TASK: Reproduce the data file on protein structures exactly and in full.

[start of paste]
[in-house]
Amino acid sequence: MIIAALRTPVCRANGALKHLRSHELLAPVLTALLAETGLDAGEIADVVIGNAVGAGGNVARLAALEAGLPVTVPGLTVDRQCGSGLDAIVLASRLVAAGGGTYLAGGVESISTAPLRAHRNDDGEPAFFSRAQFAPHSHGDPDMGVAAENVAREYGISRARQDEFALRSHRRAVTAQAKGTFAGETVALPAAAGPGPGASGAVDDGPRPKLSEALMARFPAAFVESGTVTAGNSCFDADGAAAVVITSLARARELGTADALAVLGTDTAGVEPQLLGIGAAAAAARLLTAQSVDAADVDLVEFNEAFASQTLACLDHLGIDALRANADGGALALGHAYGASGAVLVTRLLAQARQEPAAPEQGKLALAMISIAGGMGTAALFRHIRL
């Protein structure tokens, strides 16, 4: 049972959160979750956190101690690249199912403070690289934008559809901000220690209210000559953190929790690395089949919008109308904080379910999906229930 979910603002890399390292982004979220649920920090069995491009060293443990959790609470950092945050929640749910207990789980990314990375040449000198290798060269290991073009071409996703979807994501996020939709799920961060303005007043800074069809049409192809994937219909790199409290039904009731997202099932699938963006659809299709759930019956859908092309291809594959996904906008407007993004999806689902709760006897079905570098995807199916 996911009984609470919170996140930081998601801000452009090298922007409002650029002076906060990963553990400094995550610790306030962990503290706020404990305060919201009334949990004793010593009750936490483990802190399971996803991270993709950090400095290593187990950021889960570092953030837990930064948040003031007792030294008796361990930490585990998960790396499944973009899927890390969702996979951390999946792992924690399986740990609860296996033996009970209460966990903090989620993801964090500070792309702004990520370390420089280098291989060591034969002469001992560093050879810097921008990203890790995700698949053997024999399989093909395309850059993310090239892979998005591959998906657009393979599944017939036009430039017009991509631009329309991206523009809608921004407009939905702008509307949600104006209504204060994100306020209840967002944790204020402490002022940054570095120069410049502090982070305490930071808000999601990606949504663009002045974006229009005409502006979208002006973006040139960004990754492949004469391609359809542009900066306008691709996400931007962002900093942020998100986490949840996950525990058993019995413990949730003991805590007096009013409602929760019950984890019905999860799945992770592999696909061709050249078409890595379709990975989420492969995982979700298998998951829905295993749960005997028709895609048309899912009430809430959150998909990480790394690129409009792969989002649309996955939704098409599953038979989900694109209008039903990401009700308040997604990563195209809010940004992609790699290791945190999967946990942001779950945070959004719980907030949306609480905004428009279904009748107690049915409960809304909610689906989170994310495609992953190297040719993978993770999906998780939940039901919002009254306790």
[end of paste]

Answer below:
[in-house]
Amino acid sequence: MIIAALRTPVCRANGALKHLRSHELLAPVLTALLAETGLDAGEIADVVIGNAVGAGGNVARLAALEAGLPVTVPGLTVDRQCGSGLDAIVLASRLVAAGGGTYLAGGVESISTAPLRAHRNDDGEPAFFSRAQFAPHSHGDPDMGVAAENVAREYGISRARQDEFALRSHRRAVTAQAKGTFAGETVALPAAAGPGPGASGAVDDGPRPKLSEALMARFPAAFVESGTVTAGNSCFDADGAAAVVITSLARARELGTADALAVLGTDTAGVEPQLLGIGAAAAAARLLTAQSVDAADVDLVEFNEAFASQTLACLDHLGIDALRANADGGALALGHAYGASGAVLVTRLLAQARQEPAAPEQGKLALAMISIAGGMGTAALFRHIRL
């Protein structure tokens, strides 16, 4: 049972959160979750956190101690690249199912403070690289934008559809901000220690209210000559953190929790690395089949919008109308904080379910999906229930 979910603002890399390292982004979220649920920090069995491009060293443990959790609470950092945050929640749910207990789980990314990375040449000198290798060269290991073009071409996703979807994501996020939709799920961060303005007043800074069809049409192809994937219909790199409290039904009731997202099932699938963006659809299709759930019956859908092309291809594959996904906008407007993004999806689902709760006897079905570098995807199916 996911009984609470919170996140930081998601801000452009090298922007409002650029002076906060990963553990400094995550610790306030962990503290706020404990305060919201009334949990004793010593009750936490483990802190399971996803991270993709950090400095290593187990950021889960570092953030837990930064948040003031007792030294008796361990930490585990998960790396499944973009899927890390969702996979951390999946792992924690399986740990609860296996033996009970209460966990903090989620993801964090500070792309702004990520370390420089280098291989060591034969002469001992560093050879810097921008990203890790995700698949053997024999399989093909395309850059993310090239892979998005591959998906657009393979599944017939036009430039017009991509631009329309991206523009809608921004407009939905702008509307949600104006209504204060994100306020209840967002944790204020402490002022940054570095120069410049502090982070305490930071808000999601990606949504663009002045974006229009005409502006979208002006973006040139960004990754492949004469391609359809542009900066306008691709996400931007962002900093942020998100986490949840996950525990058993019995413990949730003991805590007096009013409602929760019950984890019905999860799945992770592999696909061709050249078409890595379709990975989420492969995982979700298998998951829905295993749960005997028709895609048309899912009430809430959150998909990480790394690129409009792969989002649309996955939704098409599953038979989900694109209008039903990401009700308040997604990563195209809010940004992609790699290791945190999967946990942001779950945070959004719980907030949306609480905004428009279904009748107690049915409960809304909610689906989170994310495609992953190297040719993978993770999906998780939940039901919002009254306790």